In addition, the order directs the Director of National Intelligence, the Department of Justice, the Department of Homeland Security, the Department of Treasury, and the Department of State to "develop a framework for the process that will be used" to carry out their respective responsibilities by October 12, 2018 (i.e., 30 days from the issuance of the order). The framework may be classified in whole or in part.

Following the assessments and report described above, the Department of Treasury, in consultation with the Department of State, Department of Justice and the Department of Homeland Security, "shall . . . impose all appropriate" sanctions authorized under the executive order. Depending upon the severity of the interference, the Department of Treasury and the Department of State, in consultation with other agencies, shall also jointly recommend to the president whether additional sanctions should be imposed "including against the largest business entities that are licensed or domiciled" in countries whose governments participated in election interference. The executive order specifies that the types of business entities that may be recommended for sanctions are those that operate in the financial services, defense, energy, technology, transportation or other sectors of "comparable strategic significance" to the foreign country.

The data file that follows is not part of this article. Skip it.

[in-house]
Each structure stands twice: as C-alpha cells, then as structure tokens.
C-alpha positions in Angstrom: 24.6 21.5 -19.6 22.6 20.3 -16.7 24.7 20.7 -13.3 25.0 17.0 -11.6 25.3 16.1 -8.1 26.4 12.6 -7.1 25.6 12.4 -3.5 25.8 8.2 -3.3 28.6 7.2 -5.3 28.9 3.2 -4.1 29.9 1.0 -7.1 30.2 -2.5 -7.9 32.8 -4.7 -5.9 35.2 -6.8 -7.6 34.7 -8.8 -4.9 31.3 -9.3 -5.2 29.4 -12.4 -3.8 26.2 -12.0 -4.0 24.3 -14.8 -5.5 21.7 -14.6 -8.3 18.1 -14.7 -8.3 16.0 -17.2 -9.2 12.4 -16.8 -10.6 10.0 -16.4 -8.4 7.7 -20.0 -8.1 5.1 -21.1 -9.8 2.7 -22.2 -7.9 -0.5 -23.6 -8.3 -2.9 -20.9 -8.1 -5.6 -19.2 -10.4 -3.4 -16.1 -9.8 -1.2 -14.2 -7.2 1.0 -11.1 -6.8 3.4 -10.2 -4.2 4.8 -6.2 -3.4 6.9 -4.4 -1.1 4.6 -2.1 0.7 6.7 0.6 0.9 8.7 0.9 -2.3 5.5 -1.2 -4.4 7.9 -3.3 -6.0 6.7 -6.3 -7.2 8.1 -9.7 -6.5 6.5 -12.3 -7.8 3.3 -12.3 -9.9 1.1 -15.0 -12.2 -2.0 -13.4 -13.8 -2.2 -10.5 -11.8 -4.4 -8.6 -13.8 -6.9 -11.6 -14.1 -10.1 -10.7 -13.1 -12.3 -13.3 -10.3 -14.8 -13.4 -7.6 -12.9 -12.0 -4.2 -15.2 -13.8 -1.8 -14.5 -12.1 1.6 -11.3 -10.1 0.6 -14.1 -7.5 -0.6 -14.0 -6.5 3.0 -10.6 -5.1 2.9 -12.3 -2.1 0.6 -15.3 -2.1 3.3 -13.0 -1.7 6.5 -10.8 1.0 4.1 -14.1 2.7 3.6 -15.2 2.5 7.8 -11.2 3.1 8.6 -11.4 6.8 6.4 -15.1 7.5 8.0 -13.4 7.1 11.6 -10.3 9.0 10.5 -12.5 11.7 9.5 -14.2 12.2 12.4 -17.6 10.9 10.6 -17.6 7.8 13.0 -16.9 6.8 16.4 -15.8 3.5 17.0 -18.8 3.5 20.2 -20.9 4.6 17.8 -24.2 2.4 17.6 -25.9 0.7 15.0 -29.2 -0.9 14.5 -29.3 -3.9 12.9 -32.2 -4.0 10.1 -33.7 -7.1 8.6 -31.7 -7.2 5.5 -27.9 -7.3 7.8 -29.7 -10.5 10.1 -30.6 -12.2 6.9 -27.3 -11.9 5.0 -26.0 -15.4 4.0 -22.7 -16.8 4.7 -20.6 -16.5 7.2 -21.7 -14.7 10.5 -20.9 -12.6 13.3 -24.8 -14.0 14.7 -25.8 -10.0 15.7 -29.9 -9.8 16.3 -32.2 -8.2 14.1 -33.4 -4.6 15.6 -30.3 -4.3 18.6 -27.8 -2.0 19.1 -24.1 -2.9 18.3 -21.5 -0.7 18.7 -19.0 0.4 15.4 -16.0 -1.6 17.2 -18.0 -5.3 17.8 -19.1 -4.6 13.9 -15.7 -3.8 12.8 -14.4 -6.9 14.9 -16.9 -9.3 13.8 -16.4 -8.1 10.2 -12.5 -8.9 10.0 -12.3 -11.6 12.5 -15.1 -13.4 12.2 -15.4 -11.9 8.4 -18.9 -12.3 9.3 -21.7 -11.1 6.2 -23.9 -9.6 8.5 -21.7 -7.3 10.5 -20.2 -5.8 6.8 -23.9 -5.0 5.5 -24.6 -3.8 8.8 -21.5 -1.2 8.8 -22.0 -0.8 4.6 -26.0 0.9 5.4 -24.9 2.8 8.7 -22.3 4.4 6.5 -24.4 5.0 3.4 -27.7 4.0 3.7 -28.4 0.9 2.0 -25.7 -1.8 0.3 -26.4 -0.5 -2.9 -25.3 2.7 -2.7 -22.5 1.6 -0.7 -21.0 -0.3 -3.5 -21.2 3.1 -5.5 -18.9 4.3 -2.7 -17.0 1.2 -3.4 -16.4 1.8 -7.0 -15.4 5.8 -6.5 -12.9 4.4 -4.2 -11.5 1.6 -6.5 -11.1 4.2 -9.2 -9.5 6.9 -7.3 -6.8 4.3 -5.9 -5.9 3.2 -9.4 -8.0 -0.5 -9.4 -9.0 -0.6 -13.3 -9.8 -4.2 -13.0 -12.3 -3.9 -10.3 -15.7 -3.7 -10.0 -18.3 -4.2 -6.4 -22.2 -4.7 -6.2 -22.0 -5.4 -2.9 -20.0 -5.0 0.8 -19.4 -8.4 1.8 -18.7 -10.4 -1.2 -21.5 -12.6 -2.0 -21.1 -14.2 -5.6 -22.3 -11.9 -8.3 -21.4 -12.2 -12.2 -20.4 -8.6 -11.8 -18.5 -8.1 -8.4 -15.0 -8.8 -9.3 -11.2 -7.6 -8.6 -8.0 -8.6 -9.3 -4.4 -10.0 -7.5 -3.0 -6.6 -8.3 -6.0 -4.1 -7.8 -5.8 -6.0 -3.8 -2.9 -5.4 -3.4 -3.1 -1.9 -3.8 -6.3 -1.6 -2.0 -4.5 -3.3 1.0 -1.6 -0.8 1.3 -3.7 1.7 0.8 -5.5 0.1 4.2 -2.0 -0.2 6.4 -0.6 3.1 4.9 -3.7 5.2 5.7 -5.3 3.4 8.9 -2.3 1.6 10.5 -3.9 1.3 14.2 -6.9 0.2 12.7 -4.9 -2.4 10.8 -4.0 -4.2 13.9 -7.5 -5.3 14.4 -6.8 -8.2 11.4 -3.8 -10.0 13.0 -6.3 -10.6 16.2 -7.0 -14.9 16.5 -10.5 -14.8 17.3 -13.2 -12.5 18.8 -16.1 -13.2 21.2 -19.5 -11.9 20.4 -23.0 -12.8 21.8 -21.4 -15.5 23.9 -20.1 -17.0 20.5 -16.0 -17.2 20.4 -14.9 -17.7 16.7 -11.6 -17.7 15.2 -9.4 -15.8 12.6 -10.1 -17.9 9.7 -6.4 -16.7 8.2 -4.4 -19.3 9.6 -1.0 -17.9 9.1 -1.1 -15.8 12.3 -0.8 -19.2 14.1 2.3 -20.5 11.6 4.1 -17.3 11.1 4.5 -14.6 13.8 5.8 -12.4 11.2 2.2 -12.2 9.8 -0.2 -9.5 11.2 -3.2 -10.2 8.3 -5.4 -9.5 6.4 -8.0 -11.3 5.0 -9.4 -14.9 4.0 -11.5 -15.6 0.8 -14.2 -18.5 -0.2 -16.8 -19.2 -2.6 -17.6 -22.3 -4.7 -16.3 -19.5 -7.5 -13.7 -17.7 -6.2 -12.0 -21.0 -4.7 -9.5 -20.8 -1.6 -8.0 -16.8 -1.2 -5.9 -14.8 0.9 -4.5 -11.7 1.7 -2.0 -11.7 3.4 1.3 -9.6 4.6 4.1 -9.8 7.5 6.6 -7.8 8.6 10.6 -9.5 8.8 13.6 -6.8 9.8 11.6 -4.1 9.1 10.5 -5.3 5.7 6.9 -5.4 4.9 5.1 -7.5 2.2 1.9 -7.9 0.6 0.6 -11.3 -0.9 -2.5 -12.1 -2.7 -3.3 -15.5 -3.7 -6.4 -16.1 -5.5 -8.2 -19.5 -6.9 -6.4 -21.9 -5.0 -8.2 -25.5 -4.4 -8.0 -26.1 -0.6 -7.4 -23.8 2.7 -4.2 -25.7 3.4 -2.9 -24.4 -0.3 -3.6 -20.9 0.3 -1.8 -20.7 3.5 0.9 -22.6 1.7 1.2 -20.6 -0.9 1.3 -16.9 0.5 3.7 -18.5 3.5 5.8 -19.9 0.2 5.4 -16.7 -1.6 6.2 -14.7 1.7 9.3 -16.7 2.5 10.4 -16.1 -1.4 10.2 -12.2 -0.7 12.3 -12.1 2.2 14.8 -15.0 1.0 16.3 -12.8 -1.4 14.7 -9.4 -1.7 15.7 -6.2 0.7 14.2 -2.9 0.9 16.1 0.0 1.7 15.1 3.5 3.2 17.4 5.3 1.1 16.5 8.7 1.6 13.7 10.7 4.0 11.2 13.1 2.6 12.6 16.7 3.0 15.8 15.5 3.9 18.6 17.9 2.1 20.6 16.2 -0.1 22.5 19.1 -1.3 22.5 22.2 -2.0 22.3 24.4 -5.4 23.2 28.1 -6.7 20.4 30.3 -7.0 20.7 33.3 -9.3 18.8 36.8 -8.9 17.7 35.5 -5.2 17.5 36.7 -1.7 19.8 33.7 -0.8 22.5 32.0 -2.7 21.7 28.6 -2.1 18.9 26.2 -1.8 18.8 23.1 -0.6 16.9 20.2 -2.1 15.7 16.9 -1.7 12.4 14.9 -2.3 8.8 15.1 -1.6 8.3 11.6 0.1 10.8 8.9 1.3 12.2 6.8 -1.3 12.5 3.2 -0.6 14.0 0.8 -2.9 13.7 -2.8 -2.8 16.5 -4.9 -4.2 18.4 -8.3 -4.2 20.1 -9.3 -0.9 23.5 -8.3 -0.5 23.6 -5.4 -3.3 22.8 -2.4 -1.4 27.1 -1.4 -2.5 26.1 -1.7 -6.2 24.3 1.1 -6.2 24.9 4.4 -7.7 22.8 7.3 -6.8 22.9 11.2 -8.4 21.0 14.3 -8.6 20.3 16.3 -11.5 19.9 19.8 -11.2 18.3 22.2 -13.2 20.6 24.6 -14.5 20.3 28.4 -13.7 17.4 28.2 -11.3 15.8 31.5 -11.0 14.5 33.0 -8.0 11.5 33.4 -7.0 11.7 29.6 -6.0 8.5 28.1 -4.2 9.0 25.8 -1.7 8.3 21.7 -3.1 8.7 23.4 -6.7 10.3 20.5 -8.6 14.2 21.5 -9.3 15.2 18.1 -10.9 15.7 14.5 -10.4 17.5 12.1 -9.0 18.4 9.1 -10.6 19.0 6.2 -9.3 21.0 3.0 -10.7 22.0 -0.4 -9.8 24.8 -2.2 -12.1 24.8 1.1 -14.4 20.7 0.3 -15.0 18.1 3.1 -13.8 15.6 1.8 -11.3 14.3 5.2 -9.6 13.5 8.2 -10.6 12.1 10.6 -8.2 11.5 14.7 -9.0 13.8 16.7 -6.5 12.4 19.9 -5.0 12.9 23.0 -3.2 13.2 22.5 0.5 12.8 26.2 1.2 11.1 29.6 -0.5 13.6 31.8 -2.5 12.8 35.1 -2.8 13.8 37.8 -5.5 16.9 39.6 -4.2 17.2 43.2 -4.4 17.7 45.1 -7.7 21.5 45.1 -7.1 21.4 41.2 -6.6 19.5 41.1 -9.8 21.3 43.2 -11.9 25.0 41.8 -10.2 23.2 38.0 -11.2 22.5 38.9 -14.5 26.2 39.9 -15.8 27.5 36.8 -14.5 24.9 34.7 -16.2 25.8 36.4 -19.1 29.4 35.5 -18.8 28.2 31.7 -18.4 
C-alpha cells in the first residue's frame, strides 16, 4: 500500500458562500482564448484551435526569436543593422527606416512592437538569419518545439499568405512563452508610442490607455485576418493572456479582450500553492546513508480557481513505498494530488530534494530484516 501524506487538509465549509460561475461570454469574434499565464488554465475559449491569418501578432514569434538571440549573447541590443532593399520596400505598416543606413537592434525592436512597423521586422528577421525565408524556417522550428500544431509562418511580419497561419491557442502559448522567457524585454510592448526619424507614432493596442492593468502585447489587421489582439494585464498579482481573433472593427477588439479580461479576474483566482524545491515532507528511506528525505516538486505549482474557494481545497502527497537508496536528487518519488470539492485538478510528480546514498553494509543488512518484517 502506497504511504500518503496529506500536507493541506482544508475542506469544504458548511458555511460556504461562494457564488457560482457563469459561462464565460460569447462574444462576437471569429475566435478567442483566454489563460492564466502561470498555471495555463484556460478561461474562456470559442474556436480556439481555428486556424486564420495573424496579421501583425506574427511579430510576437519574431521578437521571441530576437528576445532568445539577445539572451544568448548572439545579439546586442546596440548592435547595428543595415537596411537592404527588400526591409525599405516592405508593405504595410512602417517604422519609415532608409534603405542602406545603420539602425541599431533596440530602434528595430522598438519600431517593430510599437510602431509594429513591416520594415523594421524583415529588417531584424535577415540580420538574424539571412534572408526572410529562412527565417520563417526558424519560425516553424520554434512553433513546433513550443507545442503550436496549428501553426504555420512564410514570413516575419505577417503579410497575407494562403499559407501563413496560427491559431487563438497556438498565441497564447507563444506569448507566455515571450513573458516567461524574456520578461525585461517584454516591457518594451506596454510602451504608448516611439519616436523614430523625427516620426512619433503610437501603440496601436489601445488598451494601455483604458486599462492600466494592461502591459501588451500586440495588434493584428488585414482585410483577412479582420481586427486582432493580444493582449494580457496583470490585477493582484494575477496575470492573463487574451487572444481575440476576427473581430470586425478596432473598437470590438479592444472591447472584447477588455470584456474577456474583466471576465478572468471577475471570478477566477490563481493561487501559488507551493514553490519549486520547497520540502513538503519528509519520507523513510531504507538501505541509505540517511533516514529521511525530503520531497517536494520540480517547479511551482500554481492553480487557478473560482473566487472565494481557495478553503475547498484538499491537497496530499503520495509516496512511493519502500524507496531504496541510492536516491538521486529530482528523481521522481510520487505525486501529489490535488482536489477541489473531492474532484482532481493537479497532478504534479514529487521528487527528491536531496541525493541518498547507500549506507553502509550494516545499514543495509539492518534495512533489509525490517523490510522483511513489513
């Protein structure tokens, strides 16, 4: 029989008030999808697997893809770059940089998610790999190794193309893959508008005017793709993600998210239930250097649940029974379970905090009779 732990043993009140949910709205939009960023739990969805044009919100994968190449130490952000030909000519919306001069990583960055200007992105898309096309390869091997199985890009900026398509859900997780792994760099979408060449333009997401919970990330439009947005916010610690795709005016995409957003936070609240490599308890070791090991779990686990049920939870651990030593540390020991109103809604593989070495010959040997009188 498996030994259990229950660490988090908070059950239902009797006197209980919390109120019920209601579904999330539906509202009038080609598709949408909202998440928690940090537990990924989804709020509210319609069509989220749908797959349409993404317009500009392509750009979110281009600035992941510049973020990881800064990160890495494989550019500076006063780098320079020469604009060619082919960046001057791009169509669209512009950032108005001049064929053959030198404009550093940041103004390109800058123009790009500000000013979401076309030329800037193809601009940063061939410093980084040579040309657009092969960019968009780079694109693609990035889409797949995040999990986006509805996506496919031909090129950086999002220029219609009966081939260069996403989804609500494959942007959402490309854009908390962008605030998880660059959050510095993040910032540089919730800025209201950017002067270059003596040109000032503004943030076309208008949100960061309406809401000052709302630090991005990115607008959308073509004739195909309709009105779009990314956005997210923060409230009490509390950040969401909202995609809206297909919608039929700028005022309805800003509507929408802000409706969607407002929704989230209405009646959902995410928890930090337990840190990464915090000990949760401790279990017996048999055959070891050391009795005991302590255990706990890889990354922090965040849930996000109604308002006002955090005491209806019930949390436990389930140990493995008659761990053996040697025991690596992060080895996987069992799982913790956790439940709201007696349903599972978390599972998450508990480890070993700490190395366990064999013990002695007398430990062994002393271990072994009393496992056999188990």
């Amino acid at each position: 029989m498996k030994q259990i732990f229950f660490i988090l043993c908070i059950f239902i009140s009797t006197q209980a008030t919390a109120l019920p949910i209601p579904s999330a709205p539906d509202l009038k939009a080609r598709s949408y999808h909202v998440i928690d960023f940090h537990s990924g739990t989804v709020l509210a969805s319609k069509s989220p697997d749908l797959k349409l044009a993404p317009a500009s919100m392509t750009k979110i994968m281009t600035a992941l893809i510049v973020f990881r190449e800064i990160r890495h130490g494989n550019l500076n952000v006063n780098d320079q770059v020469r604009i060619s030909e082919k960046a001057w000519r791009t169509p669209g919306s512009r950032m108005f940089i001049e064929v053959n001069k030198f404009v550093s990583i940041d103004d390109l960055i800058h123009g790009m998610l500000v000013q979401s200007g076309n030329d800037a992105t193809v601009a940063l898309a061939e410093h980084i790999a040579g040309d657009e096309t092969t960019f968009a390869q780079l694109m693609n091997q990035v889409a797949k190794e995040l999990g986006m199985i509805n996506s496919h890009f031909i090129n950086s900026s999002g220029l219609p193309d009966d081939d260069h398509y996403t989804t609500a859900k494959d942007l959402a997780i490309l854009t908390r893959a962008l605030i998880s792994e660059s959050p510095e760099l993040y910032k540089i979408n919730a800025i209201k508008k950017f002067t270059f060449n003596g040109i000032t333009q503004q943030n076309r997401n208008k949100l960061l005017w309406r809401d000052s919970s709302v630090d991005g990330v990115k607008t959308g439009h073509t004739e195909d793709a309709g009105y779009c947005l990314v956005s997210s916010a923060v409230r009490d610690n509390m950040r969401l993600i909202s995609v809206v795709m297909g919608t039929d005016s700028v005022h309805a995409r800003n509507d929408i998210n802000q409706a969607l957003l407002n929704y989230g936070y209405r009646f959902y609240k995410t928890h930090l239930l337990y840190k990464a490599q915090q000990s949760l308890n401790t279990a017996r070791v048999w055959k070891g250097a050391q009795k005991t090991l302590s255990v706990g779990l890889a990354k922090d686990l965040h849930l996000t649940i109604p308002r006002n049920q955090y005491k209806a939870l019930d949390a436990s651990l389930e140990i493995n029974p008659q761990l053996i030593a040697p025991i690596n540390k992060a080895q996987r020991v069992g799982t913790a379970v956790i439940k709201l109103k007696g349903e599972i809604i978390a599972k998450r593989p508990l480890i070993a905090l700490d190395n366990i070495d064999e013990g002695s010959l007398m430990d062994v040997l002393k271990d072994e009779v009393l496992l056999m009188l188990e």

The additional sanctions against business entities could include any of the following measures. As noted below, this includes blocking—but also a range of non-blocking restrictions that are substantially similar to the types of "menu-based" penalties found in other US sanctions programs:

  1. Blocking and prohibiting all transactions in a person's property and interests in property that are subject to US jurisdiction
  2. Mandatory prior review and approval for export and re-exports of items subject to US export regulations
  3. "Prohibitions on US financial institutions making loans or providing credit to a person"
  4. "Restrictions on transactions in foreign exchange in which a person has any interest"
  5. "Prohibitions on transfers of credit or payments between financial institutions, or by, through, or to any financial institution, for the benefit of a person"